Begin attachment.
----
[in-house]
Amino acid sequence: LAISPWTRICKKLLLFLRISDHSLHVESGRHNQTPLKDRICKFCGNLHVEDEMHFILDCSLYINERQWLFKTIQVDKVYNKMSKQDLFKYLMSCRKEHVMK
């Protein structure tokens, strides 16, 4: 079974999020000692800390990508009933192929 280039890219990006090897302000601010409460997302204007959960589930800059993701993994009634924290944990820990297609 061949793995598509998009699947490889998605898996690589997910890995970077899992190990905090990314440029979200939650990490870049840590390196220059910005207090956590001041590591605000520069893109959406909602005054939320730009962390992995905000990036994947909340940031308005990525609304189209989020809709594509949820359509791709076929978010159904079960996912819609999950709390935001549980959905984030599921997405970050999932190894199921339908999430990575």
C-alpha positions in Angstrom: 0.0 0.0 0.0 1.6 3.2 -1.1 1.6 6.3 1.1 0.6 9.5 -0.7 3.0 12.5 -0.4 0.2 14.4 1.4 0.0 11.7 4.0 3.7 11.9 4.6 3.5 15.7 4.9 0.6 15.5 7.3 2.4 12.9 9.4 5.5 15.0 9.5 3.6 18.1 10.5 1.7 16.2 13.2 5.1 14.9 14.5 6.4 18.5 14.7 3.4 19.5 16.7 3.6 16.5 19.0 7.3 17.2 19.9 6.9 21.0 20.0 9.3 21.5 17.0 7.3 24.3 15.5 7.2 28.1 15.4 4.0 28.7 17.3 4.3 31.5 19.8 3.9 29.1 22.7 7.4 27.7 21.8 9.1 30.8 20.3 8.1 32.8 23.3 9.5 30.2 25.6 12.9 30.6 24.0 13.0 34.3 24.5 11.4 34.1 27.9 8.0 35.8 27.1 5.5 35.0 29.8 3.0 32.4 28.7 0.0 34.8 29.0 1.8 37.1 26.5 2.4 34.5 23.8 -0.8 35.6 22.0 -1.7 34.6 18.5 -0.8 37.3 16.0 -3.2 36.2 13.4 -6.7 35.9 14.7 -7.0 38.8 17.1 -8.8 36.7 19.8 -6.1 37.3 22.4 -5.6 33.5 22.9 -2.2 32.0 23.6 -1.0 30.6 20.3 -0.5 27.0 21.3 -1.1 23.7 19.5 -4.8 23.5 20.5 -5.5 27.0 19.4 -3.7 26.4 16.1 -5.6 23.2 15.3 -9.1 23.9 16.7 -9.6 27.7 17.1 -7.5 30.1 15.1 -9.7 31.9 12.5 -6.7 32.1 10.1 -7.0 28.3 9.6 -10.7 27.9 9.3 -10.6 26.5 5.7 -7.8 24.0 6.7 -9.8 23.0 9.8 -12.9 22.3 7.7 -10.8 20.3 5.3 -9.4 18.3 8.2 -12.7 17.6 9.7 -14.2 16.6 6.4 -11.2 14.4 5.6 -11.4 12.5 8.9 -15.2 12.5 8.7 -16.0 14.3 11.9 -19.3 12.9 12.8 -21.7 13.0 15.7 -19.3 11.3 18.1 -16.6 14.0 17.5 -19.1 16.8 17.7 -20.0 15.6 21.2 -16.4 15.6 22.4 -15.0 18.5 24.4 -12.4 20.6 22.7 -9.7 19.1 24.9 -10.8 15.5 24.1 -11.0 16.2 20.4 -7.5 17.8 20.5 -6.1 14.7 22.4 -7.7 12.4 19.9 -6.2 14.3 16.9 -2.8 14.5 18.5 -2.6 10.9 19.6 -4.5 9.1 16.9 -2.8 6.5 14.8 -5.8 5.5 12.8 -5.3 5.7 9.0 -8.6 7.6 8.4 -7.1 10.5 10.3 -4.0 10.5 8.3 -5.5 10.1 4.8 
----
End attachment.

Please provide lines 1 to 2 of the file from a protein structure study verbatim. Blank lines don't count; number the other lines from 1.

[in-house]
Amino acid sequence: LAISPWTRICKKLLLFLRISDHSLHVESGRHNQTPLKDRICKFCGNLHVEDEMHFILDCSLYINERQWLFKTIQVDKVYNKMSKQDLFKYLMSCRKEHVMK